It only takes one time for the x-chocks to slip for your camper trailer to roll and cause damage to the tongue jack or hurt someone.
Besides this, if you only have a single wheel, there is nothing for your X chock to lock against. A sturdy wheel chock covers both sides and makes a better investment.
Can You Use Leveling Blocks and Wheel Chocks Together?
By leveling out your RV wheel or travel trailer, leveling blocks enhance your camping experience. Although bothersome, an unlevel RV wheel or trailer can also be harmful. Your absorption refrigerator will position itself at an angle on uneven ground.
If this happens, the liquid inside the refrigerator won’t get to where it must be to cool it down. Here, your food may rot, or the unit may malfunction due to heat. Use leveling blocks along with RV wheel chocks to solve this problem.
They will level your RV or travel trailers, and the wheel chock stops it from rolling out of this level position. Although they are not, some locations or parking lots appear to be level. Therefore, leveling blocks and other chocks should always be used when parking to increase safety.
The leveling block is simple to use and only needs a few tools, depending on your buying type. Again, to ensure their capability and safety, always buy store brand blocks rather than constructing your own. (Learn Which Material Provides Warmth Even When Wet When Camping)
Variables For Using Wheel Chocks
The following conditions must be taken into account for safe, appropriate chocking procedures:
- Wheel Size: While larger tire diameters require larger chocks, smaller tire diameters require smaller ones.
- Gross Vehicle Operating Weight: Larger chocks are needed for heavier vehicles than lighter ones.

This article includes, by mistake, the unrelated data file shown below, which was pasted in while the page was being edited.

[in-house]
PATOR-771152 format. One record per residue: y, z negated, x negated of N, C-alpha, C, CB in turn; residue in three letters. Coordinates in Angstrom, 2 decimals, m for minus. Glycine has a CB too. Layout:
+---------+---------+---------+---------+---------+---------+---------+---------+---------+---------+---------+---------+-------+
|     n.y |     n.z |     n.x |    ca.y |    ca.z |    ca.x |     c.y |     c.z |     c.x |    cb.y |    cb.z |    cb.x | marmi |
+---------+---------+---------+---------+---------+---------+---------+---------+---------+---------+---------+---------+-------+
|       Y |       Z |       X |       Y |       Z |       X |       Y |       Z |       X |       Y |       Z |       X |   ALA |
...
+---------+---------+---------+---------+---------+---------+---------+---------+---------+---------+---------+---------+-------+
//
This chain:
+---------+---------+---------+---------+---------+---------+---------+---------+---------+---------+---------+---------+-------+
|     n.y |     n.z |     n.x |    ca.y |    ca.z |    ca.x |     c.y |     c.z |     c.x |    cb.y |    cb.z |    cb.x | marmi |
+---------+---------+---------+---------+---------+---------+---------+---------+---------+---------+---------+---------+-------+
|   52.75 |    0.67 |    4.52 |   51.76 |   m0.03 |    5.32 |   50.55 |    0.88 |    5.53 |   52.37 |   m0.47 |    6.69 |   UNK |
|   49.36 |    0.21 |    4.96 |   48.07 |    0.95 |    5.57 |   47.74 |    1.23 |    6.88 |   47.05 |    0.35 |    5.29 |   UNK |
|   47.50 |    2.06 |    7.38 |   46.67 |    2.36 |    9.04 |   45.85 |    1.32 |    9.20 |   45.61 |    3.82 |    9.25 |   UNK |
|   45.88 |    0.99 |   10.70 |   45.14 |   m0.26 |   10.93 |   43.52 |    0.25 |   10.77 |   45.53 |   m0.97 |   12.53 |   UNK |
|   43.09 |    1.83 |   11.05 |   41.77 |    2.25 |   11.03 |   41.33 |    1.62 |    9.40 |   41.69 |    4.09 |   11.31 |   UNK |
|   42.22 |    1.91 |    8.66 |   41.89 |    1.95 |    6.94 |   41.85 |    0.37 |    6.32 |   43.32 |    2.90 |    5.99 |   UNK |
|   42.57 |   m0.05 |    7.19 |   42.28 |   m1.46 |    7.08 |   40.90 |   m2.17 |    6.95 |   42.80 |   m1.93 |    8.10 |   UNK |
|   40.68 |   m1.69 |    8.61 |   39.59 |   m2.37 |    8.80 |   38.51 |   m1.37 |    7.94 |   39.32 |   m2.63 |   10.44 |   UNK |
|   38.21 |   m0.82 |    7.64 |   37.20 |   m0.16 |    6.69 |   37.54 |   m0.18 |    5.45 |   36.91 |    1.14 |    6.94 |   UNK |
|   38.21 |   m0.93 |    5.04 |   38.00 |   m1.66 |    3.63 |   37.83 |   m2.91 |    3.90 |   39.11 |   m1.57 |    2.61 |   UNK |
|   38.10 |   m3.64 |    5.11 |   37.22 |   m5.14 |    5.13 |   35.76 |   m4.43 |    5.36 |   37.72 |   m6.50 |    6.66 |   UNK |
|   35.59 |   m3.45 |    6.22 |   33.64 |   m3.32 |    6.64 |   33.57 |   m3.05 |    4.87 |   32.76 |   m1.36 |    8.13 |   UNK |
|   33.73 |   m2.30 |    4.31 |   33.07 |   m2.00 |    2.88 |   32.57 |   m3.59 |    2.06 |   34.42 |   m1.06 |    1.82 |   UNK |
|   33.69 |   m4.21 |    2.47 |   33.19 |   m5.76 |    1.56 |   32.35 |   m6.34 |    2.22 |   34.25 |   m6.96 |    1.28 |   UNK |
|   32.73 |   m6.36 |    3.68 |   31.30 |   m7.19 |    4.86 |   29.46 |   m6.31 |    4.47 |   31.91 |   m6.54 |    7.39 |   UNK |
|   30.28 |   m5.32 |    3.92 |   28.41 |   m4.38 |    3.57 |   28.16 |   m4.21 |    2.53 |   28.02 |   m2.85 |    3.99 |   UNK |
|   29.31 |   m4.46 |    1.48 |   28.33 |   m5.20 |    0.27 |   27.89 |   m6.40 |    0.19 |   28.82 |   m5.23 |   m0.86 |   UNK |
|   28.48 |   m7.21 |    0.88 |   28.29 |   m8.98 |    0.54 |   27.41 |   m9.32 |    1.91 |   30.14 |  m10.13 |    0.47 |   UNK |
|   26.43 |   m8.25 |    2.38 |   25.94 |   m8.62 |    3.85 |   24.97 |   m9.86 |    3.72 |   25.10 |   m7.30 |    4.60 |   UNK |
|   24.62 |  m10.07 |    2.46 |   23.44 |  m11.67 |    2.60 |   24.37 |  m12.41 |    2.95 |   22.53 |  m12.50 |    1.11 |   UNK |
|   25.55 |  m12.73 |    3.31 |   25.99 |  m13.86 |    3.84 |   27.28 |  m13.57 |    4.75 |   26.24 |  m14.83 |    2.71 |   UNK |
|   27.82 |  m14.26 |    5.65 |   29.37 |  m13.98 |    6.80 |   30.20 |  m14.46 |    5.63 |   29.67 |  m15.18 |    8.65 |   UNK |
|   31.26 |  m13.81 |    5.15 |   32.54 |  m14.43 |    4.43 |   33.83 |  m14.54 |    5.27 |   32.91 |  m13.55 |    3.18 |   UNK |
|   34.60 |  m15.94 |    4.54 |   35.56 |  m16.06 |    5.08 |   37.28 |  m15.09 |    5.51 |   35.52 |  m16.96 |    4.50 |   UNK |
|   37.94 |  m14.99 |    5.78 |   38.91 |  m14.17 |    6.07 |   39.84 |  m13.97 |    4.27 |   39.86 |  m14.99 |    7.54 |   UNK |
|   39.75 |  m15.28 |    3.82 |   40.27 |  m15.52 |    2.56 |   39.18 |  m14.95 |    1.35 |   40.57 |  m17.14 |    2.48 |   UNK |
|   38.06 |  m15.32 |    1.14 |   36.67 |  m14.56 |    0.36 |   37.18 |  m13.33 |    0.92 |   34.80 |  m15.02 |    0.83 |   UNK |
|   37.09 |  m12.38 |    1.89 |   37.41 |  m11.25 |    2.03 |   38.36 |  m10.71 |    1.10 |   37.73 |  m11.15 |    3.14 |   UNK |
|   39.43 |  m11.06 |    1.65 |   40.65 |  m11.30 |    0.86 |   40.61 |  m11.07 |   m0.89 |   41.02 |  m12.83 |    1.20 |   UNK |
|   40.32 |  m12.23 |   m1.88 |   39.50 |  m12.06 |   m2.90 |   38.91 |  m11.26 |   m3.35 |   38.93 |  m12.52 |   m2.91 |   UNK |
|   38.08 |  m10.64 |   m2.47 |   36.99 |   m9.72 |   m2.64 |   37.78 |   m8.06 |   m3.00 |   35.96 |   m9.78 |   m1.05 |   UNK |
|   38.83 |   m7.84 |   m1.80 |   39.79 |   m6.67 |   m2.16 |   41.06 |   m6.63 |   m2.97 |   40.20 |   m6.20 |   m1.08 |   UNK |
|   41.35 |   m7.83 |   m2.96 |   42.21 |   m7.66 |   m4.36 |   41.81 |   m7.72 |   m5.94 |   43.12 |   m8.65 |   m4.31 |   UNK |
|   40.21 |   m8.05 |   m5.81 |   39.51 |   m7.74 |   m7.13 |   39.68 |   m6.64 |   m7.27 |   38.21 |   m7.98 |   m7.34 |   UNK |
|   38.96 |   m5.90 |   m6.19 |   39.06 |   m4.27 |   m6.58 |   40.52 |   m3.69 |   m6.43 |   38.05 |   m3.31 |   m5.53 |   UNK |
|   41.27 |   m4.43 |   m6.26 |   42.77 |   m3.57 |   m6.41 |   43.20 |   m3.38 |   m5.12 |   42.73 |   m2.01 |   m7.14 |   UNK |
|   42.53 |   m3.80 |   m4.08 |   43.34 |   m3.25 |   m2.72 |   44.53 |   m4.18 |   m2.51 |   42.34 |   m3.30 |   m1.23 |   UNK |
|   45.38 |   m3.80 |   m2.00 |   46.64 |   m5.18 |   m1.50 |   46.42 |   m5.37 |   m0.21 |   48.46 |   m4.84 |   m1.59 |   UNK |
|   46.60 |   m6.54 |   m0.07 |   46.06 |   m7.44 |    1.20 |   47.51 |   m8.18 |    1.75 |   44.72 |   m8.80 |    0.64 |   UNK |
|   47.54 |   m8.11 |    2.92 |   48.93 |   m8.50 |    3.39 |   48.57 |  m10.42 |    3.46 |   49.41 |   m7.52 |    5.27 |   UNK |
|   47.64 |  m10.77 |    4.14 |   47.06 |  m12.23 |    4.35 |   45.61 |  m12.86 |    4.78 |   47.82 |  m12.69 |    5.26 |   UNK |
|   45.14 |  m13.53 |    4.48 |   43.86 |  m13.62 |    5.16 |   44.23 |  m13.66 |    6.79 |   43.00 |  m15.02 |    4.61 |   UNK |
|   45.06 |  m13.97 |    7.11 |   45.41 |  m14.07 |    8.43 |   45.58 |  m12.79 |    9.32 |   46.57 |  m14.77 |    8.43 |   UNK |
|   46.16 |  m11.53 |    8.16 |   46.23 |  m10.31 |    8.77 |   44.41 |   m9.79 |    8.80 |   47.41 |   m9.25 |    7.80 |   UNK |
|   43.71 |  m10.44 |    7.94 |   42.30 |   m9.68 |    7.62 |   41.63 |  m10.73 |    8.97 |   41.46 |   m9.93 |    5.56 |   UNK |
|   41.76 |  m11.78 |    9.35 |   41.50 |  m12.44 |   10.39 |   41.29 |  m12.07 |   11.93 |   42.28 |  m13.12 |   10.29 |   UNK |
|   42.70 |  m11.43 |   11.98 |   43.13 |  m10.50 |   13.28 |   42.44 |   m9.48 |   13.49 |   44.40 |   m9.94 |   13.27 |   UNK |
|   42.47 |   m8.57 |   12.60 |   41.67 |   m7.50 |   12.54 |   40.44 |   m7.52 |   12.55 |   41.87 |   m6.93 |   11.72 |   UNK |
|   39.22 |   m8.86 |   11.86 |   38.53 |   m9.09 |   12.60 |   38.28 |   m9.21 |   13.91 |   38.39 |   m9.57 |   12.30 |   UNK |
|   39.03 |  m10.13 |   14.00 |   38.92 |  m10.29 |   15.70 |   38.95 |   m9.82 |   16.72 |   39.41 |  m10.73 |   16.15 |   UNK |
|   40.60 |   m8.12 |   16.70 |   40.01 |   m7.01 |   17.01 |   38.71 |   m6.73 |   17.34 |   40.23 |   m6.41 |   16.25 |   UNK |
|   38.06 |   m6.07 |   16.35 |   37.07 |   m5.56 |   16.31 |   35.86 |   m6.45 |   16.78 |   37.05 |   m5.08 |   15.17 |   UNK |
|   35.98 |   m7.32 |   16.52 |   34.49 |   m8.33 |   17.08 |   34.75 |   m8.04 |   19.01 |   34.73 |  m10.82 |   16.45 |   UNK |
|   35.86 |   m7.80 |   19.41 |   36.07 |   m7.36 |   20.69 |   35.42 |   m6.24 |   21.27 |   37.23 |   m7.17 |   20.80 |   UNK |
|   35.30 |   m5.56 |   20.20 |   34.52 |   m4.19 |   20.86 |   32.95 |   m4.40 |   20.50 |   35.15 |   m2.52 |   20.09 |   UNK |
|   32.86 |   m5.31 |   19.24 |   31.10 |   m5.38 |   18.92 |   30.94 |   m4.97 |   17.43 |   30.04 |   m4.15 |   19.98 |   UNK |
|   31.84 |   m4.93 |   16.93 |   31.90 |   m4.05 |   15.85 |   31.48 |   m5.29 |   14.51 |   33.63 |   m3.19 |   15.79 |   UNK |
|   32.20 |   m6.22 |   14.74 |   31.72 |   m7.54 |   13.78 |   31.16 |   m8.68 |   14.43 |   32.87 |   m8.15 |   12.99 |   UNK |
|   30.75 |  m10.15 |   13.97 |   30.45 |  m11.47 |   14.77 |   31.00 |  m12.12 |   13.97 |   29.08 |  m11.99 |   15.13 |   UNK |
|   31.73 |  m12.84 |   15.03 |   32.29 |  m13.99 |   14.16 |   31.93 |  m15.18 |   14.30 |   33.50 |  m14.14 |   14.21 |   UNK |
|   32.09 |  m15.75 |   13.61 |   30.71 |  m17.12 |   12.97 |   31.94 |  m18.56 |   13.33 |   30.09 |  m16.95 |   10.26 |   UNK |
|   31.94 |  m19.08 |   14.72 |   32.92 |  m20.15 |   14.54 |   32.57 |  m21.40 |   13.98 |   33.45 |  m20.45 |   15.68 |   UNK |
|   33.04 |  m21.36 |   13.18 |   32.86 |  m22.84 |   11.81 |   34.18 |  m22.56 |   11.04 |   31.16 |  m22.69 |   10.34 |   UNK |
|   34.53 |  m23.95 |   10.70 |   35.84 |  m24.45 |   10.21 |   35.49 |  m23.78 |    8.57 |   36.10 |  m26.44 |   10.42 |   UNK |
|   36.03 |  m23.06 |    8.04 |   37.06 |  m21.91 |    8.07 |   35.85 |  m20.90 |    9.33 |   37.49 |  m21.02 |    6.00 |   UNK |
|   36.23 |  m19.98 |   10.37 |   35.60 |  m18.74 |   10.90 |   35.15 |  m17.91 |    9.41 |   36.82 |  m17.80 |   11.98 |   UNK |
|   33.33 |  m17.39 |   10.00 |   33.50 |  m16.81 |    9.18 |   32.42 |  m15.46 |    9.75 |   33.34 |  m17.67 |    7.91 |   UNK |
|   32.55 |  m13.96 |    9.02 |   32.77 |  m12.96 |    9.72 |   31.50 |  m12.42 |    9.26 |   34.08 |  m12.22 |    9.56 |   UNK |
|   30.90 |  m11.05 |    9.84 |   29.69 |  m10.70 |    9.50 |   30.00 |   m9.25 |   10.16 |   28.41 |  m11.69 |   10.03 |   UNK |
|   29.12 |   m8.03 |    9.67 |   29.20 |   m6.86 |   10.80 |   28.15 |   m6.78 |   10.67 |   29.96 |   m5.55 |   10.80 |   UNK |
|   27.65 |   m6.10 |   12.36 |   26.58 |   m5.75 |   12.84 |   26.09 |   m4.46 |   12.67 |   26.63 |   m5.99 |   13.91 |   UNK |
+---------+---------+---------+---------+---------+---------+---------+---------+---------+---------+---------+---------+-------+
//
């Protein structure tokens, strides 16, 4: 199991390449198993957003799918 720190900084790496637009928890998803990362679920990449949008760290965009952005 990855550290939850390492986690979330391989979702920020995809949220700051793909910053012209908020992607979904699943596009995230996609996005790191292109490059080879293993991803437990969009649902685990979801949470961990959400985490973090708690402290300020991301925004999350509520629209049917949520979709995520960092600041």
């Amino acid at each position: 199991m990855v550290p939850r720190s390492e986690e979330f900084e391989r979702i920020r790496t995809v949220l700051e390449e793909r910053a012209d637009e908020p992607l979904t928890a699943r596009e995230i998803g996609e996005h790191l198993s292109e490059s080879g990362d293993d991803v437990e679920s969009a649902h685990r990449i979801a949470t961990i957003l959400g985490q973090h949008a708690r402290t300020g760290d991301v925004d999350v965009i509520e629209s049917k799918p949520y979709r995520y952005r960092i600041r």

- Grade of the Ground Surface: Depending on whether the ground is level, different Chock placements are required. For proper chocking, it is essential to check that the configuration of the chocking is appropriate for the surface grade.
- Compared to bias-ply tires, radial tires exhibit more significant deflection. As a result, while the vehicle can move more easily thanks to its flexibility, the tire can also wrap around the wheel chock, lessening its efficacy.
- Environment-related variations in tire pressure: It’s critical to monitor tire pressure, especially in challenging conditions. Chocking failures can result from improperly inflated tires.
- Condition of the Ground Surface: The best type of chock to employ will depend on how firm, soft, wet, dry, icy, or frozen the ground is. Choose a chock with a cleated bottom for slippery or frozen surfaces. On the other hand, many chocks could be required to ensure safe chocking on extraordinarily muddy or wet terrain.
How to Properly Position Wheel Chocks
The chocks’ placement is the second essential component of proper chocking. Always adhere to these straightforward guidelines when chocking a vehicle to ensure optimum effectiveness and safety.
- Ensure the chock is always in the middle and parallel to the tire.
- Position the chock firmly against the tread of the tire.
- Always use wheel chocks in pairs.
- Wheel chocks must be placed downhill and beneath the vehicle’s center of gravity.
- Position the chocks in front of the front wheels when going downhill.
- Position the chocks behind the rear wheels when the grade is inclining.
- Place the chocks safely on the front and back of a single wheel on a level grade.
- A chunk of wood doesn’t act as a safe chock. Trucks or large vehicles can easily roll over a piece of wood.